Parrish Florida located about 40 miles south east of Tampa Florida on the states suncoast has a long history.
Parrish is named after one of its first settlers, Crawford Parrish
(1811–1899) who came to Manatee County in 1869. He then purchased land at Oak
Hill from Major William Turner, on which Parrish farmed food crops as
well as tobacco, citrus, cattle and hogs. He also homesteaded many acres
and in 1885 was awarded a 40-acre land grant
signed by President Grover Cleveland. He as his wife, Mary, had eight
children many of whose descendants still call Parrish home.
Mary Parrish are buried at Fortner Cemetery. Crawford and Mary
Parrish’s son John Parrish (1857–1918) was influential in the early
years of Parrish. Like many of his neighbors. Parrish made much of his
income from citrus, which had to be hauled by mule and wagon to waiting boats in Bradenton. Parrish knew that a railroad stop at Oak Hill ( as
Parrish was then known) was crucial to the towns development. He thus
convinced railroad and government officials to build a depot at Oak Hill
and he then donated land for the depot, water tank and for miles of track.
The depot brought packing houses, grocers, doctors, druggists and other
merchants to town. Parrish thrived until the Great Depression destroyed
much of its commerce and farmers and ranchers were forced to leave for
work in big cities. Packing houses and grocers closed down and it would
take decades for many families to recover. But the Parrish name lives
on, as dozens of descendants of Crawford Parrish still call the area
home and are active in local government, churches, rural health and civic
Parrish (from historical marker in front of old school house located
on US301 in middle of village) The first documented settlers in
present-day Parrish in early part of 1850 were William B Hooker and
William H Johnson. Here they found the ideal climate, fertile soil and a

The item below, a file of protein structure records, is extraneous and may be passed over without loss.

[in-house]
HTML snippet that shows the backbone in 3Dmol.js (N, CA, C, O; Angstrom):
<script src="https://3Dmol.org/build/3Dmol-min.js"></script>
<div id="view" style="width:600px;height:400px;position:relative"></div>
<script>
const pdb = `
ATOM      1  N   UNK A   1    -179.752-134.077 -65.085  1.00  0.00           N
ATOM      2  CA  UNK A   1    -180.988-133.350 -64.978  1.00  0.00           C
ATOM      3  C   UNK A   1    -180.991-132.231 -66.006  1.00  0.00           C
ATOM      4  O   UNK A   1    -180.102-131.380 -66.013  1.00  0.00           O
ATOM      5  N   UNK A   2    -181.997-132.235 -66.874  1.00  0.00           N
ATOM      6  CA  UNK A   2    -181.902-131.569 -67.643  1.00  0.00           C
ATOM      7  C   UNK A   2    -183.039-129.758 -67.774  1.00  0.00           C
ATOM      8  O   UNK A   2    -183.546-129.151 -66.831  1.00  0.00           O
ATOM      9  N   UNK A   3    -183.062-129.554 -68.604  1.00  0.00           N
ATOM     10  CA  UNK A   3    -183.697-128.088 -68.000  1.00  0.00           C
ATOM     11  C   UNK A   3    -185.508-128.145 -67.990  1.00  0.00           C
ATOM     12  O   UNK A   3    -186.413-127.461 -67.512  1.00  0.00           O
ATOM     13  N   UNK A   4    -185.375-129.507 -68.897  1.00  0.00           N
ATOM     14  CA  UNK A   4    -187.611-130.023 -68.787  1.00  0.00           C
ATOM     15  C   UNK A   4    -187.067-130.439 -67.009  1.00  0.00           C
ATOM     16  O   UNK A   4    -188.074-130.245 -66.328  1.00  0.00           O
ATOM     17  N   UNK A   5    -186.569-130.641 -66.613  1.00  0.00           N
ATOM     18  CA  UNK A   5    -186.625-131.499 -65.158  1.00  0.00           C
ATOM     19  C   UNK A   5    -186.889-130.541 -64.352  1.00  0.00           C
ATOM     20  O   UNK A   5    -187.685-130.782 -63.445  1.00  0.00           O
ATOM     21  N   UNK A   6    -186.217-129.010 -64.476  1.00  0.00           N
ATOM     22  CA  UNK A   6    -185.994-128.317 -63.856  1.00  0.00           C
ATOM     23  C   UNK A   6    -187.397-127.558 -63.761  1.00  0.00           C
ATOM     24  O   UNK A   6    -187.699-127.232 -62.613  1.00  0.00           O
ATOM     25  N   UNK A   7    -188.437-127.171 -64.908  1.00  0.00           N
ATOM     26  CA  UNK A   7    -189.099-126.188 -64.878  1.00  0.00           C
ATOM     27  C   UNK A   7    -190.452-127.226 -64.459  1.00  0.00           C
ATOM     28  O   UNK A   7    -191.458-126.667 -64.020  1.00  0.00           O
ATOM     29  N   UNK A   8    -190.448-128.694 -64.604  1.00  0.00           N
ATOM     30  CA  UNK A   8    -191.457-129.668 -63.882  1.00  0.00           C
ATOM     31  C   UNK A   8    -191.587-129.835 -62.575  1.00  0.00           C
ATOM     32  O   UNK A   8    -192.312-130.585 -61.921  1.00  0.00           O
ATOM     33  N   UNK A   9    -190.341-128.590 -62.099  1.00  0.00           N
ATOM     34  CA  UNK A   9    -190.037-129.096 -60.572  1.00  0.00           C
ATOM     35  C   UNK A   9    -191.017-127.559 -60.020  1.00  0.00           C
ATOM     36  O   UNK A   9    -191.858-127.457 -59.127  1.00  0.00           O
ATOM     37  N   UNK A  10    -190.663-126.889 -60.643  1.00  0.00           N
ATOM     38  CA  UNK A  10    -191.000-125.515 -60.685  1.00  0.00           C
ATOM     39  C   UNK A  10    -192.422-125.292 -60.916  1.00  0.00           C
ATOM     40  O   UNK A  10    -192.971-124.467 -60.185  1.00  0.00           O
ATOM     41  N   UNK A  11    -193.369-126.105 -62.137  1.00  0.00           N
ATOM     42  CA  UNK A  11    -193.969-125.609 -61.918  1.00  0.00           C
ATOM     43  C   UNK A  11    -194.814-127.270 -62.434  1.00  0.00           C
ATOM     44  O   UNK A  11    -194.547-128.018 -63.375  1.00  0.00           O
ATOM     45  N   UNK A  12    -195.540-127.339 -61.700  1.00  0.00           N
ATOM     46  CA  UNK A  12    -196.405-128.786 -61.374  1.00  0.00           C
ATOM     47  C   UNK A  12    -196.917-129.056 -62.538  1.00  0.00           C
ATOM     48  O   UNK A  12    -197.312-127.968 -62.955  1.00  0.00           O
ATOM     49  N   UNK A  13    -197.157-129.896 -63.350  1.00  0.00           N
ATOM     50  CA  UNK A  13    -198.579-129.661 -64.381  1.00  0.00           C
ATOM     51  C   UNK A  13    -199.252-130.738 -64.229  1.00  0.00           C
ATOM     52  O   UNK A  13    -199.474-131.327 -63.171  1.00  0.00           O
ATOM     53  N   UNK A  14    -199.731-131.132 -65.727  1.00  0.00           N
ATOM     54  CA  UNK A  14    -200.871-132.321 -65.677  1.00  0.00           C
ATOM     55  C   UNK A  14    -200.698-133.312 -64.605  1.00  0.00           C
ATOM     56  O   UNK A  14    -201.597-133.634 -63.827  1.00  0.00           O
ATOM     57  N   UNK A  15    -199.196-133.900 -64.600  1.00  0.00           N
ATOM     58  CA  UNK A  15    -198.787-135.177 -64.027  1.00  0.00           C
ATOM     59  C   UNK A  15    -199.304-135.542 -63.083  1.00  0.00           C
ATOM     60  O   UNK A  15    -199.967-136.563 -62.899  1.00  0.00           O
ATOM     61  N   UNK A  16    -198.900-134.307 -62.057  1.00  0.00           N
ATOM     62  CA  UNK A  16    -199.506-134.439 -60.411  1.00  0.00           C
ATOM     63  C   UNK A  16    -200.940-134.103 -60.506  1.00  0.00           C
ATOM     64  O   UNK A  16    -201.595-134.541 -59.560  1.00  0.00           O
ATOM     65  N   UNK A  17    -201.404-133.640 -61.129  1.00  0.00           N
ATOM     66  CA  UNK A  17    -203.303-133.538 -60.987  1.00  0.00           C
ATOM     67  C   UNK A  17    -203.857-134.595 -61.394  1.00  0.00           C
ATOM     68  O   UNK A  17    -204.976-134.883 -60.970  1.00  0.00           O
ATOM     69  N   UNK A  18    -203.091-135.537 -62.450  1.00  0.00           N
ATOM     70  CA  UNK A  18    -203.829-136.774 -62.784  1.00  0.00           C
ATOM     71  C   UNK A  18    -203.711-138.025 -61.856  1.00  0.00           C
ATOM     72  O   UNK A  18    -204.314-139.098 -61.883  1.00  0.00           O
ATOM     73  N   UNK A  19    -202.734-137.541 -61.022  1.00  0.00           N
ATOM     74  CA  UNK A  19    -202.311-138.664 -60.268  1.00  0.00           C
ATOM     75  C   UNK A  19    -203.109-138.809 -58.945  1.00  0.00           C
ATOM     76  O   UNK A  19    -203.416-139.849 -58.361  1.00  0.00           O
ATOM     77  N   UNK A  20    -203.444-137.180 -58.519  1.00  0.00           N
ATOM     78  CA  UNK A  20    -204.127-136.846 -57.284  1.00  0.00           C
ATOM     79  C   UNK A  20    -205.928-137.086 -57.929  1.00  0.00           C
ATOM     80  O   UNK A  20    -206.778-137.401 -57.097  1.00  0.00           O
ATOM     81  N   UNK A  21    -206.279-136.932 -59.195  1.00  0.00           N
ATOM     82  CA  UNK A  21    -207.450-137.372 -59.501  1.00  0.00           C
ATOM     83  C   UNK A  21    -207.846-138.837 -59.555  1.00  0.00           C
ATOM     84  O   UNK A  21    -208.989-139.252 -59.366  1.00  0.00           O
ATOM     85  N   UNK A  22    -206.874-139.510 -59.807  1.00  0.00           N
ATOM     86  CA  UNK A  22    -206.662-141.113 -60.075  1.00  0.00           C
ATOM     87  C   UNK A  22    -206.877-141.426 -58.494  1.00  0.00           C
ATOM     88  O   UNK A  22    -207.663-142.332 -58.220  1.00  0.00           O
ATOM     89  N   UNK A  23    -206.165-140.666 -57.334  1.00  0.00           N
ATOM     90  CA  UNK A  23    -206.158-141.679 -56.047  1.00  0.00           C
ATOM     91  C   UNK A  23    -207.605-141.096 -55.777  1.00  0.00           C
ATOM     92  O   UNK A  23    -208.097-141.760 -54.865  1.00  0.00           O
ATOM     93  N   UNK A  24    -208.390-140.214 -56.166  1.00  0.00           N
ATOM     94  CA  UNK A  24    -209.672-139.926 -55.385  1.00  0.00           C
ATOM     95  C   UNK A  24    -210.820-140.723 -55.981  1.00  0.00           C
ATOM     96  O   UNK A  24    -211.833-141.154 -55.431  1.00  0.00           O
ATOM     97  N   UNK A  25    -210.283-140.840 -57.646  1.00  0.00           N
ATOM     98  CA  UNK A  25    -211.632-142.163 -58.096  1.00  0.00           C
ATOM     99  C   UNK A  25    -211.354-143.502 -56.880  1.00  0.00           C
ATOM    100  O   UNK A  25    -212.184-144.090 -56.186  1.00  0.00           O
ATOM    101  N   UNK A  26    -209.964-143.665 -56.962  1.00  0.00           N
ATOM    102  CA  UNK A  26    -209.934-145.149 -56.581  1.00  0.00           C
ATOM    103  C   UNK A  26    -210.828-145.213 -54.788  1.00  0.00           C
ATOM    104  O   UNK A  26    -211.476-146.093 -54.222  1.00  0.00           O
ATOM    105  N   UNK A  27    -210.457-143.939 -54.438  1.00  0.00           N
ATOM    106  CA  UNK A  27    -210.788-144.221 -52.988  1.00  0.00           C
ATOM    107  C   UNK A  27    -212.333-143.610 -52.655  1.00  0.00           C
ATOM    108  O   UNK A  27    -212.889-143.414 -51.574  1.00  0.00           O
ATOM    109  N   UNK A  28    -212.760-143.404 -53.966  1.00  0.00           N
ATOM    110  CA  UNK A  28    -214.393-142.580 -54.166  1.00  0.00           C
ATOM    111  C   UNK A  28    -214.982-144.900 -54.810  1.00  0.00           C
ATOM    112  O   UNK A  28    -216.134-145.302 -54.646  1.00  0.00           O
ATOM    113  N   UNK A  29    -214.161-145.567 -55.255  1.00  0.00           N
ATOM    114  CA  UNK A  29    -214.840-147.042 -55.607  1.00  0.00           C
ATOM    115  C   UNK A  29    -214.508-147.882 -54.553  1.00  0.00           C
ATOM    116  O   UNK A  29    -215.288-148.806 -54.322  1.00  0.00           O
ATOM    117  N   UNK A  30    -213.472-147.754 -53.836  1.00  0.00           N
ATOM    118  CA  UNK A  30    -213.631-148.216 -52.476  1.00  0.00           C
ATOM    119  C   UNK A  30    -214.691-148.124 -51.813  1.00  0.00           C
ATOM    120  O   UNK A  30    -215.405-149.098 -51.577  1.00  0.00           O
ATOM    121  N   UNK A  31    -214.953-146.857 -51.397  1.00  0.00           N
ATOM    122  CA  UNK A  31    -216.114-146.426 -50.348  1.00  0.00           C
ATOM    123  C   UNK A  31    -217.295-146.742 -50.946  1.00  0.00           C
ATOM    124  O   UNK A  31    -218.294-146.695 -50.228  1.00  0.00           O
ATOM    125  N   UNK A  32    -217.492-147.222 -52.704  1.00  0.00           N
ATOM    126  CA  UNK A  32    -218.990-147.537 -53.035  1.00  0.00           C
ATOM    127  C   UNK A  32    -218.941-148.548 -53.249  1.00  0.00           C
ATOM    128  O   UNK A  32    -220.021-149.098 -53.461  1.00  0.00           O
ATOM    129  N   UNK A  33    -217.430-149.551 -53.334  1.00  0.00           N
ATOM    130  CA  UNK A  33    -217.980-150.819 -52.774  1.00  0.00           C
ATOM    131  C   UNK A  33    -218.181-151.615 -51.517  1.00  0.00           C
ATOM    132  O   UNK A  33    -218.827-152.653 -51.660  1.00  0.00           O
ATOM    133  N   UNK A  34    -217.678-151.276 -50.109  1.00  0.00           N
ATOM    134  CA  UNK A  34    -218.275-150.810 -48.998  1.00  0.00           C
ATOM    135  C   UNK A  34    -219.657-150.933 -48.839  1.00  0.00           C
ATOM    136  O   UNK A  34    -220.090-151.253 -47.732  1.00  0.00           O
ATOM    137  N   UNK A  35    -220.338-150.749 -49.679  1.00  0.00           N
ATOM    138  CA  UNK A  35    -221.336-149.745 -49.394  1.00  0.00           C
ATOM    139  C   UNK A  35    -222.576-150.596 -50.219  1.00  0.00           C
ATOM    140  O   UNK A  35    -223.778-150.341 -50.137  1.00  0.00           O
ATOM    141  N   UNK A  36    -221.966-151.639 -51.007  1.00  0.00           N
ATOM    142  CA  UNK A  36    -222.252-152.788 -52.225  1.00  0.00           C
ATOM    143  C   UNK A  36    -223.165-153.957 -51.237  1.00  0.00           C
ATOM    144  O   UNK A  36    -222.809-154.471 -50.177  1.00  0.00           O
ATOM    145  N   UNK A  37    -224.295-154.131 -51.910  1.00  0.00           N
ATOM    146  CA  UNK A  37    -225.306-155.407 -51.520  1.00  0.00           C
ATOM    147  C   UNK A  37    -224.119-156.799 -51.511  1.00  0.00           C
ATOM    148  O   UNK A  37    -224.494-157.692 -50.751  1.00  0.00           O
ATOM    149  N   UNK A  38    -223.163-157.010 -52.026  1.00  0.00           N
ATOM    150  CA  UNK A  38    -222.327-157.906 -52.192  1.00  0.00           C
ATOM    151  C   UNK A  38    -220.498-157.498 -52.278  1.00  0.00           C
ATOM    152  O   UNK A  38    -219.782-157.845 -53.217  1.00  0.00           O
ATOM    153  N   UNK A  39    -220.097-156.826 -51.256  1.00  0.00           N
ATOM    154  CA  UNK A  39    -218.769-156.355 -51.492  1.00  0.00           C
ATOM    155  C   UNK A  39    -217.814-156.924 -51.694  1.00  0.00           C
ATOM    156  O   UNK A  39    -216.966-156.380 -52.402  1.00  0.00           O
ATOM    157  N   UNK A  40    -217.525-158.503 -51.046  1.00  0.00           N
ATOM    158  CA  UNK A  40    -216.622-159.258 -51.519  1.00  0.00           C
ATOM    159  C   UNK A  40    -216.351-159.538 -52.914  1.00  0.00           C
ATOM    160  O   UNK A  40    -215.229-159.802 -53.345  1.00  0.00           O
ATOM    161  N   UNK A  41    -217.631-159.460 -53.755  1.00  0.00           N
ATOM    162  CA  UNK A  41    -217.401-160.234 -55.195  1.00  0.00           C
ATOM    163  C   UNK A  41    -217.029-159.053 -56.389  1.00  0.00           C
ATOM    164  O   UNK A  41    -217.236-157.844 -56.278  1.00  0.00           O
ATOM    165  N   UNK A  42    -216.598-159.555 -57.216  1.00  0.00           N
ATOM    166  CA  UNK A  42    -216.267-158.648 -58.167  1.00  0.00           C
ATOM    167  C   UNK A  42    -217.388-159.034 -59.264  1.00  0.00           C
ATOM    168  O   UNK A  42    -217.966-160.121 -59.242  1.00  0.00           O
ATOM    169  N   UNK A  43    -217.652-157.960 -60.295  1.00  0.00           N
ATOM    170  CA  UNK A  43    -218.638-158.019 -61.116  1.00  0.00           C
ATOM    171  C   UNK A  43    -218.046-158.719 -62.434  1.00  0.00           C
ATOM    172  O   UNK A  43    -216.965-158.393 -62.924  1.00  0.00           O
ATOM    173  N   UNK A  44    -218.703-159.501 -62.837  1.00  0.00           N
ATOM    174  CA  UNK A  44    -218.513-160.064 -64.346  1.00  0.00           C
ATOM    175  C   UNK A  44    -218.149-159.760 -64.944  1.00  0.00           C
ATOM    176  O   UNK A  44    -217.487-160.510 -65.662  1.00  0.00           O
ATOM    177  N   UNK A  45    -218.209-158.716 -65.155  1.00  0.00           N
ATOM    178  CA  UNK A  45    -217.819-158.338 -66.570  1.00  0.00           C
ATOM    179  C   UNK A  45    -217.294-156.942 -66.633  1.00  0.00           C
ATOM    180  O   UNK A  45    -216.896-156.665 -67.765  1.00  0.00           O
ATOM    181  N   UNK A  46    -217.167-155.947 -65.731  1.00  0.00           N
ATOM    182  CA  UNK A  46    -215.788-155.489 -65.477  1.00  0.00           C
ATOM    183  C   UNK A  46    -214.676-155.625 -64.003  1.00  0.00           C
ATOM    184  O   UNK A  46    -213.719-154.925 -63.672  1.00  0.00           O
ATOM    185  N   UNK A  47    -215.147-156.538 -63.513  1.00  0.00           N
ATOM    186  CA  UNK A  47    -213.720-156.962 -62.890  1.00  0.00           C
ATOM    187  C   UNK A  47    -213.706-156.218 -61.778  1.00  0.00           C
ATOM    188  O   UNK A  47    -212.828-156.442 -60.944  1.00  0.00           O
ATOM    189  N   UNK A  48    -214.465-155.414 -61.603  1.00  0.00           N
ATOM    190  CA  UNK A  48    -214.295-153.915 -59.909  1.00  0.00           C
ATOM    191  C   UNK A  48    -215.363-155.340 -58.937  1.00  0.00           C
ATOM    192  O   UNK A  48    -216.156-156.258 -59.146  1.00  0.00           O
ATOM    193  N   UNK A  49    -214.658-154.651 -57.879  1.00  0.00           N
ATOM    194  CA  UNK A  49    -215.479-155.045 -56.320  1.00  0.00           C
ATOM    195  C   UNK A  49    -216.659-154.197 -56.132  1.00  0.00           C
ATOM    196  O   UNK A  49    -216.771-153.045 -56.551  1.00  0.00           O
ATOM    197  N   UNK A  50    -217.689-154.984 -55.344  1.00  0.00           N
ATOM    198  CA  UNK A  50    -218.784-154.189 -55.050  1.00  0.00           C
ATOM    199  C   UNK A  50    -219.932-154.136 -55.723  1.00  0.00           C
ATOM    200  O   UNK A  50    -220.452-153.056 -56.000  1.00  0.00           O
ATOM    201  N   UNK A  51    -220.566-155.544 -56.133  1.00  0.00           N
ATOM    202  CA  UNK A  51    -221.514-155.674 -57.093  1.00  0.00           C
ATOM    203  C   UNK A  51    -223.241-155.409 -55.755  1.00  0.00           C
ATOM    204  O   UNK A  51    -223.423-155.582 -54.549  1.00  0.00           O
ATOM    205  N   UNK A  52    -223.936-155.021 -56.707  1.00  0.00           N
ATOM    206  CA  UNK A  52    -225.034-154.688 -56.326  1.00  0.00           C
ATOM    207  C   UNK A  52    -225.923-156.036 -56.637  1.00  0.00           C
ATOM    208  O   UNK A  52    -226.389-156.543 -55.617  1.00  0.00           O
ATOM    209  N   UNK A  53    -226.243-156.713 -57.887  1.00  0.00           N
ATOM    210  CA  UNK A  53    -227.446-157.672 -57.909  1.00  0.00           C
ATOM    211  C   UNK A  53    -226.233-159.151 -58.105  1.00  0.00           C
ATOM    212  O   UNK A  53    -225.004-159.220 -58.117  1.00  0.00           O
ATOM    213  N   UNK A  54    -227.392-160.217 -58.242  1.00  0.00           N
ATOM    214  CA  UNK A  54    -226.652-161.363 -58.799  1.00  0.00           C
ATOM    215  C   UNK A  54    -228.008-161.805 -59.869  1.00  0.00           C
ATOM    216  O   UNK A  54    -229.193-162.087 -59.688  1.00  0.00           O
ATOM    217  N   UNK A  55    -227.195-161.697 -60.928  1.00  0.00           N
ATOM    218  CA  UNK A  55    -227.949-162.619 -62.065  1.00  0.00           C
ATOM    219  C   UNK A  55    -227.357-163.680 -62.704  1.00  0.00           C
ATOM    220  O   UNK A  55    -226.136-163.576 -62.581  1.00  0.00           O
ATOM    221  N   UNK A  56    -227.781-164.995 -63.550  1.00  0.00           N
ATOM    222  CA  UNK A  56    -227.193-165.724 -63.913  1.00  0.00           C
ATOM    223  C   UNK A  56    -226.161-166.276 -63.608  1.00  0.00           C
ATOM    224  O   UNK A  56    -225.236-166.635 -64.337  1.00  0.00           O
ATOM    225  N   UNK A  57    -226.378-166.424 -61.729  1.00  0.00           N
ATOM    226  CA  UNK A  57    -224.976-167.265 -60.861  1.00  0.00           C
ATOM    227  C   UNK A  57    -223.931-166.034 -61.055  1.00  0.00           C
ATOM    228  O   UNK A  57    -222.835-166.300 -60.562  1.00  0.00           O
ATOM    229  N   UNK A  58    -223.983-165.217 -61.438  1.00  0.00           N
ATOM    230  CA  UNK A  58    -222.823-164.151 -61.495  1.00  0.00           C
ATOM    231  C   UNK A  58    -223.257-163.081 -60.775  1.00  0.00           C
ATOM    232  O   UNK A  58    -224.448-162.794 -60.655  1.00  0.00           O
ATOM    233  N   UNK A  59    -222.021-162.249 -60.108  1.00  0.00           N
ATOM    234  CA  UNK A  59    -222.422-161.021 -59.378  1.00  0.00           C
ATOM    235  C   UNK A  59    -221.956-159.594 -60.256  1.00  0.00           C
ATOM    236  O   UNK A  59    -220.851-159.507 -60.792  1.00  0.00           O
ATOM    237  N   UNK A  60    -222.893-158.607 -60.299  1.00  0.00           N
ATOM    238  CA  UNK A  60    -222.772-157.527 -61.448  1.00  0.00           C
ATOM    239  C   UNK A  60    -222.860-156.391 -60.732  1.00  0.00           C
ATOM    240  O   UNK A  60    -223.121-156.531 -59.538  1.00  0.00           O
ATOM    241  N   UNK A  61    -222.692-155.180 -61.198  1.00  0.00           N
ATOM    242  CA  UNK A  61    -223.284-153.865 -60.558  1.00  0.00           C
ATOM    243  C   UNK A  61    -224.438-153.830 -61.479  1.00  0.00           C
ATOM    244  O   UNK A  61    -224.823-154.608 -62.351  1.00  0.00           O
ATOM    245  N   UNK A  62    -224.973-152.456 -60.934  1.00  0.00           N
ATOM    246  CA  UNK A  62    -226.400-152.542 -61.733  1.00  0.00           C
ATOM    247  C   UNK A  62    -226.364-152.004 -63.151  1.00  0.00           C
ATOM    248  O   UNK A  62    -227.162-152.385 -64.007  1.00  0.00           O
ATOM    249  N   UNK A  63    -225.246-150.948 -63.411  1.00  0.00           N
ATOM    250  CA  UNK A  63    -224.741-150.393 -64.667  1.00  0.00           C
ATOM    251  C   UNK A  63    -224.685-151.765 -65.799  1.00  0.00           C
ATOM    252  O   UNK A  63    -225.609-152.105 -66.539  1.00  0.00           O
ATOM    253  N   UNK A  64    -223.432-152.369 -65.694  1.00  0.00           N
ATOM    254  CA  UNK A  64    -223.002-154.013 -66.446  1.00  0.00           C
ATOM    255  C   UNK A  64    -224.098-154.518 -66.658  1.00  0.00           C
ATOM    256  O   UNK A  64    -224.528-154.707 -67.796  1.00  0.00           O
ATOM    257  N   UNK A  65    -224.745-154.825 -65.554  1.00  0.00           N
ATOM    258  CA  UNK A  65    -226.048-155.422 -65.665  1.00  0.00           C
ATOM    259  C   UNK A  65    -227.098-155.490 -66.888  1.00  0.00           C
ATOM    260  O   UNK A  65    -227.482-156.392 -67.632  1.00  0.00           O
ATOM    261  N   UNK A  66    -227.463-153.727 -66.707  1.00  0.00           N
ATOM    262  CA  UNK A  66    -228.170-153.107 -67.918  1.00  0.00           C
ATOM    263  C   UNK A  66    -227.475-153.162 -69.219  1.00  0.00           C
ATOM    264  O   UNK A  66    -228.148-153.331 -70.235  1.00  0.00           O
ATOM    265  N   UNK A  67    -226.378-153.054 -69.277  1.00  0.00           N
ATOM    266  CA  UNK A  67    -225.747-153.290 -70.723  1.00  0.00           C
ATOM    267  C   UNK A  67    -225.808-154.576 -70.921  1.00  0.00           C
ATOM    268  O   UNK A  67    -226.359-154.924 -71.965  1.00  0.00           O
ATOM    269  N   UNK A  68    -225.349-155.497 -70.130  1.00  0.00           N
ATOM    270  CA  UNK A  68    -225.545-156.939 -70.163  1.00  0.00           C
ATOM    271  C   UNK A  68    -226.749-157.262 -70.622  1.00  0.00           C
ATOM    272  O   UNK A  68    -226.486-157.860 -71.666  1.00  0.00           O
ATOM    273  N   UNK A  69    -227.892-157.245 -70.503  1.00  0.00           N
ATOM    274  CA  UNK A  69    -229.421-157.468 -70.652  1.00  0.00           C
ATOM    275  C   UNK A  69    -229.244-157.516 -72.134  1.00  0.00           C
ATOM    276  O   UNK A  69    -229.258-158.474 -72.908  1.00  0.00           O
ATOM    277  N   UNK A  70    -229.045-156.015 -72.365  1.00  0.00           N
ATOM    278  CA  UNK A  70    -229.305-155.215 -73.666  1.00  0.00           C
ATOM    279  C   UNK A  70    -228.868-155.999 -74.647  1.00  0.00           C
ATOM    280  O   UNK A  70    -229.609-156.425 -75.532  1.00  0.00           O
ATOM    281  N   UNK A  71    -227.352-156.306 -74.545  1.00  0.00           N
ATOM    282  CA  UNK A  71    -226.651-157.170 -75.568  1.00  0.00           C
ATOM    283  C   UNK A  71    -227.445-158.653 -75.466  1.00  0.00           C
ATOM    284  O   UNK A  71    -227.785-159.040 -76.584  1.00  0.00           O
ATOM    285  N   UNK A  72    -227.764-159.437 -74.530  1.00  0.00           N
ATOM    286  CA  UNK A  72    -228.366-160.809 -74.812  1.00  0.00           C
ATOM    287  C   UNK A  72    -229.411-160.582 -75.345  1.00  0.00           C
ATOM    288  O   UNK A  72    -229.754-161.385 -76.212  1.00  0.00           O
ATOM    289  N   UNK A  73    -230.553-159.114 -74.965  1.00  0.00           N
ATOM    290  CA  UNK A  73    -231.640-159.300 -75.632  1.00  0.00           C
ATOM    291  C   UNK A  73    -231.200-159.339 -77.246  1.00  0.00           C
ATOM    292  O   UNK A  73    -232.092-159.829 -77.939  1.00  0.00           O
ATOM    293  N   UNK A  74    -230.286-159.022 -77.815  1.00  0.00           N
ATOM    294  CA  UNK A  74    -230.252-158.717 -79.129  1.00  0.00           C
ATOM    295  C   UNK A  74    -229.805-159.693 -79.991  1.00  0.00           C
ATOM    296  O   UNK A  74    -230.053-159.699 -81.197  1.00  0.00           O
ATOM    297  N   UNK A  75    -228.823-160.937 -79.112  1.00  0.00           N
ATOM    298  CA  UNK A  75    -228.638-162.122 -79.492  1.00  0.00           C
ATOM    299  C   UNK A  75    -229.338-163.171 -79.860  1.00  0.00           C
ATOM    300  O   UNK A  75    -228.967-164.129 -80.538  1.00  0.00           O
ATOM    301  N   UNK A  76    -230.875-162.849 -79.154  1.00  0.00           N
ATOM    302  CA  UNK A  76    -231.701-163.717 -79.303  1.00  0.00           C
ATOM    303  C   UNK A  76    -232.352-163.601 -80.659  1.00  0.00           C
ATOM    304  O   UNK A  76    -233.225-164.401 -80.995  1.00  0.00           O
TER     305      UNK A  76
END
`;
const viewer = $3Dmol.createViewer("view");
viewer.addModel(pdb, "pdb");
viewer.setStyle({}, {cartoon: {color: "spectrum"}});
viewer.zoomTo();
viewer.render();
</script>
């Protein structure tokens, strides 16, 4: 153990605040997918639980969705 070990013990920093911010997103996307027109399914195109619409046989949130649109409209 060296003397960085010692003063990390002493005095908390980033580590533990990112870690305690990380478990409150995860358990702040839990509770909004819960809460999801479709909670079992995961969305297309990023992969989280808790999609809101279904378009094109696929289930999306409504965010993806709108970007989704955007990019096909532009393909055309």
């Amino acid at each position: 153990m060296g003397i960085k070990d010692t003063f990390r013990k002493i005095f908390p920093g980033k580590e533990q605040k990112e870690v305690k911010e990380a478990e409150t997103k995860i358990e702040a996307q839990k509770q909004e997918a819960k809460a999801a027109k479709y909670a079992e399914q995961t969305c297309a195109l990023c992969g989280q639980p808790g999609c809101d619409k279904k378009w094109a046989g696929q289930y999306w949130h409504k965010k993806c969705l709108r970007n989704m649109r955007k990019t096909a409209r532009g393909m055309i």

nearby river, all suitable for establishing a plantation for their
ill-fated joint venture of growing sea island cotton. After the
partnership was dissolved, Major William Iredell Turner acquired
Hooker’s plantation in 1867 and named it “Oak Hill”. Among the other
earlier settlers were Crawford and Mary Bratcher (Vanzandt) Parrish.
When the post office opened, the name was changed to “Parrish”. The
railroad provided mail and travel service by 1902 Parrish became a
thriving community depending upon a citrus, cattle and agriculture
There’s a grove here over 100 years old that is still bearing. Area had
three packing houses, three or more churches, two boarding houses,
blacksmith shop and many stores. At turn of century, the Methodist
Church served as a school. The first
schoolhouse was built on land given by Crawford Parrish. It was removed and replaced with the present building in
Judah P Benjamin, Confederate Secretary of State, in his 1865
escape from Richmond at the end of the Civil War, was secretly hidden in a swamp behind Major
Turner’s house for several days before he was transported to Gamble
Mansion where he remained for some time.
In today’s world Parrish ahs probably changed little from it’s early history, still a small village, life goes on around it with little influence to the daily lives of it’s citizens, little has changed here and most people lead a realative simplistic lifestyle enjoying the Florida sunshine with little care about the outside world.
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